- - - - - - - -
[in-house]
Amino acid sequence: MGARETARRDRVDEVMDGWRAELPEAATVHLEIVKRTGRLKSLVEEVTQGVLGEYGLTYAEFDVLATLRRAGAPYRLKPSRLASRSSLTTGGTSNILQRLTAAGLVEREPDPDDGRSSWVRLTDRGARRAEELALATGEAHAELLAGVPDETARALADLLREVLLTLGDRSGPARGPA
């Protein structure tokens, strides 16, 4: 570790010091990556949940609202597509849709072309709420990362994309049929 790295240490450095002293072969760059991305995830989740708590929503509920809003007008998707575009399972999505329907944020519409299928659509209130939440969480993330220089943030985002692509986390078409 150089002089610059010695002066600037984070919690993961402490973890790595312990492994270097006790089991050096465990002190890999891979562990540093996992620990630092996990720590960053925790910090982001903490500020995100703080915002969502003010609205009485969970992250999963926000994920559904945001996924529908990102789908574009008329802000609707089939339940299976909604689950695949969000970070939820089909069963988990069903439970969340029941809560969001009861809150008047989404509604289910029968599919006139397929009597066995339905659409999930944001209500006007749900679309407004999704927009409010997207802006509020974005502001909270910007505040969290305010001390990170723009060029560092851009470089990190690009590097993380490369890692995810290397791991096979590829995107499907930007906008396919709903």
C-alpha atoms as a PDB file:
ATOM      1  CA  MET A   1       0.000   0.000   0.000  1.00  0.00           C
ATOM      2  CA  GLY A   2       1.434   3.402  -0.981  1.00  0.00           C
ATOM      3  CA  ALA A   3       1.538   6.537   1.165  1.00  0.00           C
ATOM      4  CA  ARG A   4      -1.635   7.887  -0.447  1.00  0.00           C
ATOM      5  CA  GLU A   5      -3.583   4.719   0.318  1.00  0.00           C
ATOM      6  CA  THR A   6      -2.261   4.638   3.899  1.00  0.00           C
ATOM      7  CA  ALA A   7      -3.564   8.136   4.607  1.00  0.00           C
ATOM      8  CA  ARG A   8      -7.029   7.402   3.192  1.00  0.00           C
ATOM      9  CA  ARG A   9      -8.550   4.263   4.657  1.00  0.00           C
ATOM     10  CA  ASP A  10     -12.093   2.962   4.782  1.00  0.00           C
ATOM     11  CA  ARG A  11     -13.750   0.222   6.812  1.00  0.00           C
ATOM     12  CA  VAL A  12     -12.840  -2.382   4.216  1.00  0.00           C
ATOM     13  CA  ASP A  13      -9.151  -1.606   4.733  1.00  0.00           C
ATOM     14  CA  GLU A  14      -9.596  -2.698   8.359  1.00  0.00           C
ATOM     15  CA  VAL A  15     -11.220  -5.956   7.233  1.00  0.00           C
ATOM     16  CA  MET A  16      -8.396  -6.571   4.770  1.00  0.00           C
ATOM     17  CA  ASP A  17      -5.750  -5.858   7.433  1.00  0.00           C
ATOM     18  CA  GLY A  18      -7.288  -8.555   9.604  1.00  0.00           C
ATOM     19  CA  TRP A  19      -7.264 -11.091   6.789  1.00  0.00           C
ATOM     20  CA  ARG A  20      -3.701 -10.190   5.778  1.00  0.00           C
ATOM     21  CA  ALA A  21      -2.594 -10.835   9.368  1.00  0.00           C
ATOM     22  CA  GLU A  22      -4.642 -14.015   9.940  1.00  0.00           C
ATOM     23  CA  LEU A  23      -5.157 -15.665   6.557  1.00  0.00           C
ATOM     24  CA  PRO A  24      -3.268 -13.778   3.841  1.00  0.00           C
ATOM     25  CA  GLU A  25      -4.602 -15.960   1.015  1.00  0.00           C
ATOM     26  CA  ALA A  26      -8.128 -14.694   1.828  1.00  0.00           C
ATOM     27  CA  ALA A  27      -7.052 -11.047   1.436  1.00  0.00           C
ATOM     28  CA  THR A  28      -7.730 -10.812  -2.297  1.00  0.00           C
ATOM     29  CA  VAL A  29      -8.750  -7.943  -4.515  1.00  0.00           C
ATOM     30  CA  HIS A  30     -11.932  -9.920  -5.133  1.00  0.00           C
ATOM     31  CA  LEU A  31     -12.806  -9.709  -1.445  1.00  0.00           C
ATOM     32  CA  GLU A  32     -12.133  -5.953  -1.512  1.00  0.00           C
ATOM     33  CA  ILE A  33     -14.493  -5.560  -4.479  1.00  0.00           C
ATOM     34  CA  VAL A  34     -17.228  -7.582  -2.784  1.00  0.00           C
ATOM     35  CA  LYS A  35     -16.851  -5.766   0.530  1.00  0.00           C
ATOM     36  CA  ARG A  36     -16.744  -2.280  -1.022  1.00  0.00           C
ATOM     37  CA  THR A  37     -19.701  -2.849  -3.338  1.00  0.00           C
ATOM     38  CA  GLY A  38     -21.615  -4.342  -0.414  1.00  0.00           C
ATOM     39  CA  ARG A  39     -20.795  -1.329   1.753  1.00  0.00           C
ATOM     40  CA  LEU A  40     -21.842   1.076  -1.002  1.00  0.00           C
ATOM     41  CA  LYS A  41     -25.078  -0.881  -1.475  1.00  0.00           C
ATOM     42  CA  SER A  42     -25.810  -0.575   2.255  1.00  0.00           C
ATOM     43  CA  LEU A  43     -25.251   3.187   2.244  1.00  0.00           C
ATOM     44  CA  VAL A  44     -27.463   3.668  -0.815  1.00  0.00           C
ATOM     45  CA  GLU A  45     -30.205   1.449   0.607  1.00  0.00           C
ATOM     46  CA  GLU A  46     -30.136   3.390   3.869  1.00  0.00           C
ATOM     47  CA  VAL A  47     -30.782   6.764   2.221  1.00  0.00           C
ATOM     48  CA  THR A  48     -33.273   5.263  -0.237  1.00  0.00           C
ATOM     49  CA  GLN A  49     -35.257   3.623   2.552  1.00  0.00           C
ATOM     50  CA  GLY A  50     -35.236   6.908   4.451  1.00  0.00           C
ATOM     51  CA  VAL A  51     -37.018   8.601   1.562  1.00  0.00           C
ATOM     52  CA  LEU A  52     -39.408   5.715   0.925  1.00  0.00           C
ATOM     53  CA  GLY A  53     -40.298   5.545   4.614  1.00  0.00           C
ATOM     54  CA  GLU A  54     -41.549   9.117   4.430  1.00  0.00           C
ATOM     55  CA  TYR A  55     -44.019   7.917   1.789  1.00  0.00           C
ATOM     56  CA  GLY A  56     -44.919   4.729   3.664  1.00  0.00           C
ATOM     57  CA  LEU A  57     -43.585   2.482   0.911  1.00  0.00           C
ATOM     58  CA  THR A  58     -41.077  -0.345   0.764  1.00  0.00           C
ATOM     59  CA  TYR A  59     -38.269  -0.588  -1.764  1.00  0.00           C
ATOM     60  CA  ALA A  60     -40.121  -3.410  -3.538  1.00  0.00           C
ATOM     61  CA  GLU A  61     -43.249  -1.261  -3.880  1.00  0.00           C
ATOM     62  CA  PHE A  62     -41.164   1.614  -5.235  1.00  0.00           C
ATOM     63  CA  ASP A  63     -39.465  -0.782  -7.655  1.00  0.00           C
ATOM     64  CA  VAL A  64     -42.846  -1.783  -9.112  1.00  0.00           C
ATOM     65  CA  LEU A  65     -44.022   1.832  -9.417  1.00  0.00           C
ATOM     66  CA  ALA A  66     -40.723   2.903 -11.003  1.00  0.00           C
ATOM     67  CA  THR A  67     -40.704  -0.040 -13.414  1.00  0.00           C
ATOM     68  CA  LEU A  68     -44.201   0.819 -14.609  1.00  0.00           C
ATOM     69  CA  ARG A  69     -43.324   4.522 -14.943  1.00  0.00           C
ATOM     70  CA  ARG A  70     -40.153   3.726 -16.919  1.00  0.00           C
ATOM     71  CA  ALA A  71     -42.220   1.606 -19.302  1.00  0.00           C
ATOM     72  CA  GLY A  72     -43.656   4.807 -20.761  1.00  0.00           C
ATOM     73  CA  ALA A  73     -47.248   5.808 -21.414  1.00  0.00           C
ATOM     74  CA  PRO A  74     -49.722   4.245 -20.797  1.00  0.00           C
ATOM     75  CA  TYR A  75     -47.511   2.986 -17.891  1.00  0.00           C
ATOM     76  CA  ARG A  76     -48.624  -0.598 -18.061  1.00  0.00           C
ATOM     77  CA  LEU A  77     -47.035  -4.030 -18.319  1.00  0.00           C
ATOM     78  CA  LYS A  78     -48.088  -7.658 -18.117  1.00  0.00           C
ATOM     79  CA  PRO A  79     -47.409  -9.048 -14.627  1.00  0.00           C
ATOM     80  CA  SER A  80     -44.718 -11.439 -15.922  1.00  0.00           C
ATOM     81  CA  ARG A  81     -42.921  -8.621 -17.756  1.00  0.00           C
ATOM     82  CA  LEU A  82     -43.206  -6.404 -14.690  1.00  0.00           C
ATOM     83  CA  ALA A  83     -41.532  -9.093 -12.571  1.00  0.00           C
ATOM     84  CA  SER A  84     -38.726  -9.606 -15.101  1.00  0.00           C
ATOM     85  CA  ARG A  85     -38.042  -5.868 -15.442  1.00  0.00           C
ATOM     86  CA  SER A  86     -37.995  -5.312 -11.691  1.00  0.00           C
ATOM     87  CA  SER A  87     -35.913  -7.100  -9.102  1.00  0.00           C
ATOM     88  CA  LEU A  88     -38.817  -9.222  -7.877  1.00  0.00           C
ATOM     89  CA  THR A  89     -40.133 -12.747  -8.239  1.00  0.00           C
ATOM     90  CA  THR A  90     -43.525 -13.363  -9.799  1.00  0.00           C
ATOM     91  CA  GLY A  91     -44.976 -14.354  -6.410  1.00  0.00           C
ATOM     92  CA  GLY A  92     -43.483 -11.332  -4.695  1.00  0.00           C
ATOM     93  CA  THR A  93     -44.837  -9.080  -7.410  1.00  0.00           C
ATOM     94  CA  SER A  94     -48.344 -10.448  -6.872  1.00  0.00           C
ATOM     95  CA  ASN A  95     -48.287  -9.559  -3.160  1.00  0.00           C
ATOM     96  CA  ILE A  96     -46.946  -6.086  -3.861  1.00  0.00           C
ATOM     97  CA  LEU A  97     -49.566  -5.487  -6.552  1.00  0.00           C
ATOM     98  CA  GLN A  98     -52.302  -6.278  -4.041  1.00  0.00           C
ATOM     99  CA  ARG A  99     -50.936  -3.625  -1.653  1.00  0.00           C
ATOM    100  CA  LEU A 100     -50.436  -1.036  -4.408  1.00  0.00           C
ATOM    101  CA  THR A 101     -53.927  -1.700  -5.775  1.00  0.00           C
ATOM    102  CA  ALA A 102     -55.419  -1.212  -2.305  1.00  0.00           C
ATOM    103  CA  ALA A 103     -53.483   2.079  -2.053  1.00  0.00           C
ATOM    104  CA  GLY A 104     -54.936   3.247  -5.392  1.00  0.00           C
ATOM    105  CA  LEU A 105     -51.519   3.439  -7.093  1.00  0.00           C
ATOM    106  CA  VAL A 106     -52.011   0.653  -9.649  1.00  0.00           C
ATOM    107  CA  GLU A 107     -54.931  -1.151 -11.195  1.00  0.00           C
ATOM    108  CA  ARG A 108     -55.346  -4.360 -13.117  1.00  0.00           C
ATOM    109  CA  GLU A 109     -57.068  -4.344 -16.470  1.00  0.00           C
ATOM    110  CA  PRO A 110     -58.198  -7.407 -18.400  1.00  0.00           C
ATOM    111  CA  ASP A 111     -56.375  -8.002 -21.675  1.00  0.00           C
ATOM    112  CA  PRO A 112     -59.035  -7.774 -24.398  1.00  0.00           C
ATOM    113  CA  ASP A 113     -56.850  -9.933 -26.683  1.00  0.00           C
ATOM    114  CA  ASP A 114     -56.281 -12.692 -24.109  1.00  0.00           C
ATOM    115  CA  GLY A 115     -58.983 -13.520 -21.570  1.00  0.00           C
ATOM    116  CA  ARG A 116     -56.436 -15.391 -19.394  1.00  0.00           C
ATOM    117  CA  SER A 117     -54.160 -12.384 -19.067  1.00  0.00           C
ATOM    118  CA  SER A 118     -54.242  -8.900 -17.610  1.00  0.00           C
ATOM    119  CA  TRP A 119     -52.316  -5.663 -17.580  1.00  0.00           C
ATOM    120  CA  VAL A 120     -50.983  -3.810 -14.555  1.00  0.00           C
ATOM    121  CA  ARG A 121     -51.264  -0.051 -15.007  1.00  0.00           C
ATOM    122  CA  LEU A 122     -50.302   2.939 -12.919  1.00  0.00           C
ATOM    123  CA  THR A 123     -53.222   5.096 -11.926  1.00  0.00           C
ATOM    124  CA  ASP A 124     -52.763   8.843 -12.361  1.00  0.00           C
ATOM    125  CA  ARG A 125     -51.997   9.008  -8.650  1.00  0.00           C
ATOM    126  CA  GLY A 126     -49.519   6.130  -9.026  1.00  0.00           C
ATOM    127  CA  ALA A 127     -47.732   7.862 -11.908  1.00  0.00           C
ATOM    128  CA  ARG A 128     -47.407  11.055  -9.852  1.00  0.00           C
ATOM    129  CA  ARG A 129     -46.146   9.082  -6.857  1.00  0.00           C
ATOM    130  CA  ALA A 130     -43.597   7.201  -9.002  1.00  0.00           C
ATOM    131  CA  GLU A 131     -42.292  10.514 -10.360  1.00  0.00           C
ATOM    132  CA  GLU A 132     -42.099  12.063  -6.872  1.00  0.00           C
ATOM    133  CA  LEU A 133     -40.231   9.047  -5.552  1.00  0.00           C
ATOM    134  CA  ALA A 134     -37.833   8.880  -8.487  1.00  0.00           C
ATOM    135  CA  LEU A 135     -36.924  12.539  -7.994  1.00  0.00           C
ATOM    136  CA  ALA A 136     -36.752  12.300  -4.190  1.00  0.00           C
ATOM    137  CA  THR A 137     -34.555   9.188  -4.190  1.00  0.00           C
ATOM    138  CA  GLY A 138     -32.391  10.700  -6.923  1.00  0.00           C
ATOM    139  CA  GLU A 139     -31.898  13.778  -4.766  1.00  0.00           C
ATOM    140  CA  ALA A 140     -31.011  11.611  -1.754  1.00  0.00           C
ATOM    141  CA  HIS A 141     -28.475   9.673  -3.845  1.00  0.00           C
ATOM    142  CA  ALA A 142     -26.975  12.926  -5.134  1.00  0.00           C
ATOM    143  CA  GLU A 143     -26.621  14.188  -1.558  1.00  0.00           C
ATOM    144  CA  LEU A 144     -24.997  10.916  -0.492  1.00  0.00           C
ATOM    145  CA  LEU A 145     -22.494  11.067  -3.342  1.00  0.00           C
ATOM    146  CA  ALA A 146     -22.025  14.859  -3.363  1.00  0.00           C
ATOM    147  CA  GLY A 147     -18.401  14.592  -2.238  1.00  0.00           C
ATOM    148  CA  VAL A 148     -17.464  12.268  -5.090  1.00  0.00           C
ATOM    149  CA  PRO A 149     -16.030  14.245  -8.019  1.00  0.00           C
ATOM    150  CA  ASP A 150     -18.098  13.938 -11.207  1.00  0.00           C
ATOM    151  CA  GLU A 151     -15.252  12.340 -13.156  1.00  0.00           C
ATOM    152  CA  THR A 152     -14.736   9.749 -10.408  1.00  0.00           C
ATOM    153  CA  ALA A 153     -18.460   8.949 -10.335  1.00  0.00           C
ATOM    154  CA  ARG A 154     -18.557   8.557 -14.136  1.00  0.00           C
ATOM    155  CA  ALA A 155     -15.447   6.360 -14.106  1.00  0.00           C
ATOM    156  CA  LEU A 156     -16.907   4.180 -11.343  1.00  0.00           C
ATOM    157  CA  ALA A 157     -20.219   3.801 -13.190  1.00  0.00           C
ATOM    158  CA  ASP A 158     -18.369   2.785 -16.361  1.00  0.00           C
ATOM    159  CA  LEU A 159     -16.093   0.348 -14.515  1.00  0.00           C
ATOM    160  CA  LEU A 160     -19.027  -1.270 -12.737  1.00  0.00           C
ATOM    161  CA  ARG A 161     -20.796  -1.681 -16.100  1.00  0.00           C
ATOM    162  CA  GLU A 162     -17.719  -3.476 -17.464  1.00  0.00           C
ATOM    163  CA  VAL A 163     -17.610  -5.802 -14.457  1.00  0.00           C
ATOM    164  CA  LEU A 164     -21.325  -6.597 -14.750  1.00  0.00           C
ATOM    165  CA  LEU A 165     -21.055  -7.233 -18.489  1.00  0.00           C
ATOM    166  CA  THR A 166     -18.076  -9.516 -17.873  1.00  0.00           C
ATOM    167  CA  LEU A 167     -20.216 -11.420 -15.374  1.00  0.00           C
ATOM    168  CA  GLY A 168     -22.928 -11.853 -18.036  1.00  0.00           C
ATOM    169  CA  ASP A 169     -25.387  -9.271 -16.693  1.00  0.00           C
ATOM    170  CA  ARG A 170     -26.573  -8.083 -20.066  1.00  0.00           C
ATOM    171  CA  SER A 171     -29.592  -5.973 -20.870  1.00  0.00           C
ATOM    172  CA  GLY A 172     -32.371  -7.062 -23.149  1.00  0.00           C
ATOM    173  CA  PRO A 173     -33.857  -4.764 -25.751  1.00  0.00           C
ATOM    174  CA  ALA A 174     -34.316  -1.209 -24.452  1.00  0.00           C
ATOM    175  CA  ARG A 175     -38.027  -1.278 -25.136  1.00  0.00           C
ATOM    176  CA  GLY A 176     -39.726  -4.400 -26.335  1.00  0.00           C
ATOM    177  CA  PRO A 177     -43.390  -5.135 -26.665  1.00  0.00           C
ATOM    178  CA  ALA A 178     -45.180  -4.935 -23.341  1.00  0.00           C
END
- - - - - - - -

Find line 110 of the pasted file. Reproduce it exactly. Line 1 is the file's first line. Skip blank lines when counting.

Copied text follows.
ATOM    106  CA  VAL A 106     -52.011   0.653  -9.649  1.00  0.00           C